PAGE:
The blackout of CBS-owned channels on Time Warner Cable is about to turn three weeks old, as the cable provider makes adjustments to placate disgruntled subscribers, and the broadcast network trumpets a new deal with a Time Warner Cable competitor.
CBS started the day with the announcement that it reached a three-year agreement for “continued retransmission” with Verizon for its FiOS systems nationwide. Terms of the deal were not disclosed.
In Thursday's statement announcing the deal, Ray Hopkins, CBS President of Television Networks Distribution said the agreement “was reached in a short period of time, and CBS has once again achieved fair value for our over-the-air rights.”
In a memo to CBS employees, Chief Executive Leslie Moonves was more direct.
“You should know that Time Warner Cable has been offered almost exactly the same deal for CBS carriage to which Verizon has agreed,” Moonves wrote. His next words suggest the two sides remain far from resolving their dispute.
I cannot describe to you the frustration I feel at the way these negotiations have gone. Never in my most pessimistic moments did I ever think that they would have lasted this long and have been so difficult. In many aspects of the deal, Time Warner Cable is demanding different terms than any other company in the business. I am frankly mystified by what appears to be a lack of urgency to resolve this matter for their customers.
The two companies are fighting over the “retransmission consent,” fees Time Warner Cable must pay to carry CBS-owned channels and Showtime in Los Angeles, New York and Dallas. CBS wants to raise those fees. Time Warner Cable says CBS is trying to raise them too high.
'We have to hold the line'
For now, the cable provider isn't budging. In an advertisement in the Los Angeles Times Thursday, CEO Glenn Britt tells customers the company is trying to balance its desire to get the channels back on and hold down the “rising cost of TV.”
If we agreed to every outrageous demand made by every television network, cable TV bills would skyrocket. We know you think they’re high enough already. Every video provider is facing the same pressures from these rising costs and is at risk of blackouts, so switching is not a solution. We have to hold the line on TV prices. In fact, doing so has saved us — and you — hundreds of millions of dollars over the past few years.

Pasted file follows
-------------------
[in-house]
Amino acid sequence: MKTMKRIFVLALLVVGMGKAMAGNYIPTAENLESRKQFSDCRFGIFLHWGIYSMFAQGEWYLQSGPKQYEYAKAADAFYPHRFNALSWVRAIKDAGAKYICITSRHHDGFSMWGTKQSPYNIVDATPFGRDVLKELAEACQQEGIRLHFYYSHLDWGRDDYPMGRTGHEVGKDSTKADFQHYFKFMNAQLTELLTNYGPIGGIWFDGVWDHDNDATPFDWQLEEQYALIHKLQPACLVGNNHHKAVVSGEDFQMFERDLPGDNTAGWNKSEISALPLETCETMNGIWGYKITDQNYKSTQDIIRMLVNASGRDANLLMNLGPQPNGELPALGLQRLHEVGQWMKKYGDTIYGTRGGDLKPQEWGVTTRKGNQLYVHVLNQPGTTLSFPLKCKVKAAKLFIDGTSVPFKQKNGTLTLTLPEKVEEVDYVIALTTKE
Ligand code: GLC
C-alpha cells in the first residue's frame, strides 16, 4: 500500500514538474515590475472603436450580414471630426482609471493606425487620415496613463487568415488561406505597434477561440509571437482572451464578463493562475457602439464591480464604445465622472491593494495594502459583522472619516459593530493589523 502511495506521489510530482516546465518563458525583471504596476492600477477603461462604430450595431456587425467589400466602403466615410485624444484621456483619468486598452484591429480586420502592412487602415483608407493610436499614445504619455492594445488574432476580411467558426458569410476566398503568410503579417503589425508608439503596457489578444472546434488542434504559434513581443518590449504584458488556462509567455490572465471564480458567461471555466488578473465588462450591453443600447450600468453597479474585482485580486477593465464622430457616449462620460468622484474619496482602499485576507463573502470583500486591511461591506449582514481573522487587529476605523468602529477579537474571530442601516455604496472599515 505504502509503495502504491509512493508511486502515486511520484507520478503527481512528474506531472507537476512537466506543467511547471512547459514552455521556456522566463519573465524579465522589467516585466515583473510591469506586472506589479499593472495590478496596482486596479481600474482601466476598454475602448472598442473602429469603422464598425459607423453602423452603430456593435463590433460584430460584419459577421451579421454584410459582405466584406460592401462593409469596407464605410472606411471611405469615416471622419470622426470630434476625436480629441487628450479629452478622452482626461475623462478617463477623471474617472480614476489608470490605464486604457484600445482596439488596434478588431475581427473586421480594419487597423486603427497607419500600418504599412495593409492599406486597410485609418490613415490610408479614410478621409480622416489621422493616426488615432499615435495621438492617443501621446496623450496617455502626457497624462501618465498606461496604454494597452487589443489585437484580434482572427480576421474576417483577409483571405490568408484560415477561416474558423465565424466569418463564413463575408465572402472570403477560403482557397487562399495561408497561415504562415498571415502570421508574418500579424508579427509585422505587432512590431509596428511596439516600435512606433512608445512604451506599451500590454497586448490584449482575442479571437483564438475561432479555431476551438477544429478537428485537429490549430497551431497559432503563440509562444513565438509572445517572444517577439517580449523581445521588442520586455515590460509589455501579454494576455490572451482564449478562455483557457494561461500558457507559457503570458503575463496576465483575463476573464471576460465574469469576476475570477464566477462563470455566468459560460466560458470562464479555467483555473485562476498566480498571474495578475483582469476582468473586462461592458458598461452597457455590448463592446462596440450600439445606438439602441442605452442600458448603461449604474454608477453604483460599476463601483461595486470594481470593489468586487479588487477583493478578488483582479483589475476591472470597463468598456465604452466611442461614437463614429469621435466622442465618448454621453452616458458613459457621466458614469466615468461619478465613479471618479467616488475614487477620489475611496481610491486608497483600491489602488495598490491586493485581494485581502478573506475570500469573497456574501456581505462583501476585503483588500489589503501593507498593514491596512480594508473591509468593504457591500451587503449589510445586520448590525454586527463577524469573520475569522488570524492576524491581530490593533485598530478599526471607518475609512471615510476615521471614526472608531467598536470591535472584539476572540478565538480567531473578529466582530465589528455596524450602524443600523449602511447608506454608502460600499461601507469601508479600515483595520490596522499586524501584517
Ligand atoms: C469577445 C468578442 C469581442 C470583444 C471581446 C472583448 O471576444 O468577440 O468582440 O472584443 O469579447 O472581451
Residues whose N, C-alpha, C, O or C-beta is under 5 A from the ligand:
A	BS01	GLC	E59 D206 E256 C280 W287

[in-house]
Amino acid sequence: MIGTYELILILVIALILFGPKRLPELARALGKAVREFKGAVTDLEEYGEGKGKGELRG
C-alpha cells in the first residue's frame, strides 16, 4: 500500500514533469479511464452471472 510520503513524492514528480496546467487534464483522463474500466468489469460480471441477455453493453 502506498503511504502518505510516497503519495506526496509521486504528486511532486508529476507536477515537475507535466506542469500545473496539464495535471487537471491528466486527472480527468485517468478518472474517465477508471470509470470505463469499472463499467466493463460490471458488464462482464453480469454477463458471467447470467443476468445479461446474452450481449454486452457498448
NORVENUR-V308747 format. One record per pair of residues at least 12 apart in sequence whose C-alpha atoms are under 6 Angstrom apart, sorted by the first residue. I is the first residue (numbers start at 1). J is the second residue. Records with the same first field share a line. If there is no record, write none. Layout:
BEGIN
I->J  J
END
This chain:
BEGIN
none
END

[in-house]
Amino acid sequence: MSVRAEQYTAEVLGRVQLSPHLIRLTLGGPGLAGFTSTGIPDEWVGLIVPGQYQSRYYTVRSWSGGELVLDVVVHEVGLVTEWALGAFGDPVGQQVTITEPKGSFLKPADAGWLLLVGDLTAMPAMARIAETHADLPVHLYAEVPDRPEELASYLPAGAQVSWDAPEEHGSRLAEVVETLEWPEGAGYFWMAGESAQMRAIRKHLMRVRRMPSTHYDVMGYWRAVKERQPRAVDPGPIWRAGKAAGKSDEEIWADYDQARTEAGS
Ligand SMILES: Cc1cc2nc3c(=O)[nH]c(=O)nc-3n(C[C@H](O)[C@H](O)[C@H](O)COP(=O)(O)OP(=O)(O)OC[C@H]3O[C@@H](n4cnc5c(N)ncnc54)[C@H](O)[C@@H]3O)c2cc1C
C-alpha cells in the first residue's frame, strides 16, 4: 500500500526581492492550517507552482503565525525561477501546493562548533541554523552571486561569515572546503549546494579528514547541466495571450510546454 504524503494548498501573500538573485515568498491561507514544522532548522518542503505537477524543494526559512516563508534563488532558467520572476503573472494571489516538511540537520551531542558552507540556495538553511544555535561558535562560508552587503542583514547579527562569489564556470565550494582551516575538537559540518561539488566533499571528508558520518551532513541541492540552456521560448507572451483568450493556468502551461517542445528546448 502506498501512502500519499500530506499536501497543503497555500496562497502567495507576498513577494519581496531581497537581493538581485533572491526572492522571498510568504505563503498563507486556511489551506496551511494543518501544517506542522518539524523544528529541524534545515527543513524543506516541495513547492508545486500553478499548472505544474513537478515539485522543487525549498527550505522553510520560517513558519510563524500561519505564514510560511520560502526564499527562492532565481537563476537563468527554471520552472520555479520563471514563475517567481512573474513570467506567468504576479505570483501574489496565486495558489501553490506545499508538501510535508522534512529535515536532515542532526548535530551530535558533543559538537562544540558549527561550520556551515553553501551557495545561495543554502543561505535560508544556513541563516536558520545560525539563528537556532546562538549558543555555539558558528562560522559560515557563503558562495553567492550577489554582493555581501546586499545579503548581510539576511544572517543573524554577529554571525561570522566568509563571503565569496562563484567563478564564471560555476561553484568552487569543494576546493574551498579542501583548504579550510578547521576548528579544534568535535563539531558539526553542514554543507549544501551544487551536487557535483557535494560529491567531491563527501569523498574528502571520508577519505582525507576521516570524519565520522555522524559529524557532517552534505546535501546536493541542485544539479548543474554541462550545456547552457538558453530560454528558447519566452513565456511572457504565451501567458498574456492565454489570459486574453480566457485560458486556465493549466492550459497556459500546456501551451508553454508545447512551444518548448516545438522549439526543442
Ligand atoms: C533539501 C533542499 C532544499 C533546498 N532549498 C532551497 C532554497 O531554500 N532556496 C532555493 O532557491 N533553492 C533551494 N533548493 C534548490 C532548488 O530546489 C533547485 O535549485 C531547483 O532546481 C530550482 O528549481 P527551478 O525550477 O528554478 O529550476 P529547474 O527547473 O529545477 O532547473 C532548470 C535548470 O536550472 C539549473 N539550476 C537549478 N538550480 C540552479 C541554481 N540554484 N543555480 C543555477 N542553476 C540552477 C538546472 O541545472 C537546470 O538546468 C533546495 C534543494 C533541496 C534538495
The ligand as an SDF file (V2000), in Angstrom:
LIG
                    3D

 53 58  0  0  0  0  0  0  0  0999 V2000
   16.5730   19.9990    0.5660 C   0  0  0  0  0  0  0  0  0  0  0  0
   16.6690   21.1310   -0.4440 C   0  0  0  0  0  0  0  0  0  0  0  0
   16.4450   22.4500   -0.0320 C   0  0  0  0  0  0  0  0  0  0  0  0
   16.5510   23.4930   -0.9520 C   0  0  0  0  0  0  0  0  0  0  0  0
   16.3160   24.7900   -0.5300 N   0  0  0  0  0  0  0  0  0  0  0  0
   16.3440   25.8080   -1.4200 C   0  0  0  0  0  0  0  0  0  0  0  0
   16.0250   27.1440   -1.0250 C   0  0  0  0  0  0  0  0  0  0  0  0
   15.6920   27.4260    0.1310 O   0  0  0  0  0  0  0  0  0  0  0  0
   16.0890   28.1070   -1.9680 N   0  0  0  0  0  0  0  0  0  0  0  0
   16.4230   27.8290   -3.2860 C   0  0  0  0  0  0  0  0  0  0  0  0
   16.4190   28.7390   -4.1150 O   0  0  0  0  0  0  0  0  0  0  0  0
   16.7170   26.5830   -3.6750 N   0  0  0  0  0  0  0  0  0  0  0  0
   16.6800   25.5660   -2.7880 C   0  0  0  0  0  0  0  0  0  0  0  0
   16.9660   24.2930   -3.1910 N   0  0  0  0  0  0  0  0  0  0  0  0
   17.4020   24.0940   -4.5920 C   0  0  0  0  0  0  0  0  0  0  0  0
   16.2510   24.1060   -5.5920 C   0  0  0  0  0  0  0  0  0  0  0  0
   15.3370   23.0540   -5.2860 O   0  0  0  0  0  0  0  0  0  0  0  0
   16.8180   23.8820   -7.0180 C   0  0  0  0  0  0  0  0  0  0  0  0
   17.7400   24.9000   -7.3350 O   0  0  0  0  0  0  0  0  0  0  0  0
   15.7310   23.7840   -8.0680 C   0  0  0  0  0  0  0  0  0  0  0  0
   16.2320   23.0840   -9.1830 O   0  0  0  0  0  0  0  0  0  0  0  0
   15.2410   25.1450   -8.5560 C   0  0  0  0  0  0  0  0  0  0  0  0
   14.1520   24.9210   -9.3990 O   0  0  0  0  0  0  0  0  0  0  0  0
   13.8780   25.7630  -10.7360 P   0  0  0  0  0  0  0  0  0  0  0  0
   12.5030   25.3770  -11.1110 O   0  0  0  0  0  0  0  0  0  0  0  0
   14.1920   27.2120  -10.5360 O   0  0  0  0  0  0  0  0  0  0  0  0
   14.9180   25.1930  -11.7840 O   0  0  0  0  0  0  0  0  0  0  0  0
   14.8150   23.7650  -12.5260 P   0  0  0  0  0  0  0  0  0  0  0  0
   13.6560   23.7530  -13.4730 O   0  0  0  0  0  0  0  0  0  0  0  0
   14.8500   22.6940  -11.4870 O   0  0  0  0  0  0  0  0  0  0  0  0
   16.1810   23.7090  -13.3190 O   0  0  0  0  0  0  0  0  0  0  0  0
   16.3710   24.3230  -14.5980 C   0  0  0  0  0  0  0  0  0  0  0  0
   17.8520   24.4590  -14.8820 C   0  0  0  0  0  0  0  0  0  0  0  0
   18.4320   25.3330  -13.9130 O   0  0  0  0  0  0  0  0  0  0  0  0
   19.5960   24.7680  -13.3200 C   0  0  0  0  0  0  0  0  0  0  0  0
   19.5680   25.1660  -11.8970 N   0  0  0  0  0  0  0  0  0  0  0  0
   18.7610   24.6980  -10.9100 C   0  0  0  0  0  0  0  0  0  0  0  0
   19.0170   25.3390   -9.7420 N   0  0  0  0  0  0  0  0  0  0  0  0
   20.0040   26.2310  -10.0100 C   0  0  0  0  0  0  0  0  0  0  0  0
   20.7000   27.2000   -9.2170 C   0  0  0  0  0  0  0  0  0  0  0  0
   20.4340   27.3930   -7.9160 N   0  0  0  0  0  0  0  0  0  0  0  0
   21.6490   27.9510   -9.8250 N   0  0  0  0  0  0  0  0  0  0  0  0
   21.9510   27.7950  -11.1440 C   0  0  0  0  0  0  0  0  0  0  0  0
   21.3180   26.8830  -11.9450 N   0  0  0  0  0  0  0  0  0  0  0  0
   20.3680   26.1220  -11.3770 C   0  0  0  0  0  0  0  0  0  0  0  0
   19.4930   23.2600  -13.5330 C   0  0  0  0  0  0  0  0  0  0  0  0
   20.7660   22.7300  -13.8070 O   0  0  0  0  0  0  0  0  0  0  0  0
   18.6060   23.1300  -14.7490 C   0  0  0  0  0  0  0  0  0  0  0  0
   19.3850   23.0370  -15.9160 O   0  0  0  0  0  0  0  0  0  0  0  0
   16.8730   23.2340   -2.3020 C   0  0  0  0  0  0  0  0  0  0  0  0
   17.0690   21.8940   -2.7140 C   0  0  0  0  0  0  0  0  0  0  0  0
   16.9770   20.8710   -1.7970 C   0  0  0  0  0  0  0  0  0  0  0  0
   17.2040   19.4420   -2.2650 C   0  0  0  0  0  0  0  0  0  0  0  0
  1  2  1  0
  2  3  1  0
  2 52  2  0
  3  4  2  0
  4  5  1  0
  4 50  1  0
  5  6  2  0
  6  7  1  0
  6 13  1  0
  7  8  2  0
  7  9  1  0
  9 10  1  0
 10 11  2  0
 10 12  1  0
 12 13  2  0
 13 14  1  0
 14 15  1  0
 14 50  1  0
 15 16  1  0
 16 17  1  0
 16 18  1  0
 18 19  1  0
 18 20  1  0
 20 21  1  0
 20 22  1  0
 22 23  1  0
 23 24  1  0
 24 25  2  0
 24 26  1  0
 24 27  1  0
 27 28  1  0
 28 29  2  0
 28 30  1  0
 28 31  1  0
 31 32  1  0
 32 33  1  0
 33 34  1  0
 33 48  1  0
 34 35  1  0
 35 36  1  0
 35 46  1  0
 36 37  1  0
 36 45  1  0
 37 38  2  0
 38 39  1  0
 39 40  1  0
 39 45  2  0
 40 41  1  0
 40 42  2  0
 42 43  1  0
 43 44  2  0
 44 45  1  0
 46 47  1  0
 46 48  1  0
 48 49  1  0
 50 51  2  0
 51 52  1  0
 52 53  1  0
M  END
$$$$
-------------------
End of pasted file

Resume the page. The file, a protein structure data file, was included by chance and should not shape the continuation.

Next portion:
Britt adds a few offerings to subscribers to keep them happy and help them cope with the blackout. They include:
- A free preview of the Starz Kids and Family premium channel.
- Making the Tennis Channel available for all subscribers at no charge during the U.S. Open, which begins Monday, Aug. 26.
- Starting Friday, the company is making antennas available for subscribers who want to watch CBS shows over the air.
A spokesman for Time Warner Cable says a limited supply of basic indoor antennas will be available at TWC service stores starting on Friday, and that the company has made arrangements with Best Buy stores in its service areas to offer a $20 voucher good for a purchase of any antenna in stock.
The spokesman said that, before heading to an office to pick up an antenna, subscribers should:
— Check the FCC's website to make sure the signals can be received at their homes
— Confirm that their TV sets are capable of supporting an additional input source, either via connectors on the back or an A/B switch (available for purchase at any local electronics store)
— Confirm that their TV sets have a digital tuner, or that they have a retail digital over-the-air converter box, so the digital antenna signals can be viewed on their TVs
The blackout has been estimated to affect more than 3 million Time Warner Cable subscribers, with roughly half in the Los Angeles area.
Subscribers in New York will get a brief respite from the blackouts, for the sake of the democratic process. The two companies have agreed to suspend the blackout to air Thursday night's debate between the Democratic candidates for New York City comptroller on WCBS-TV.
This story has been updated.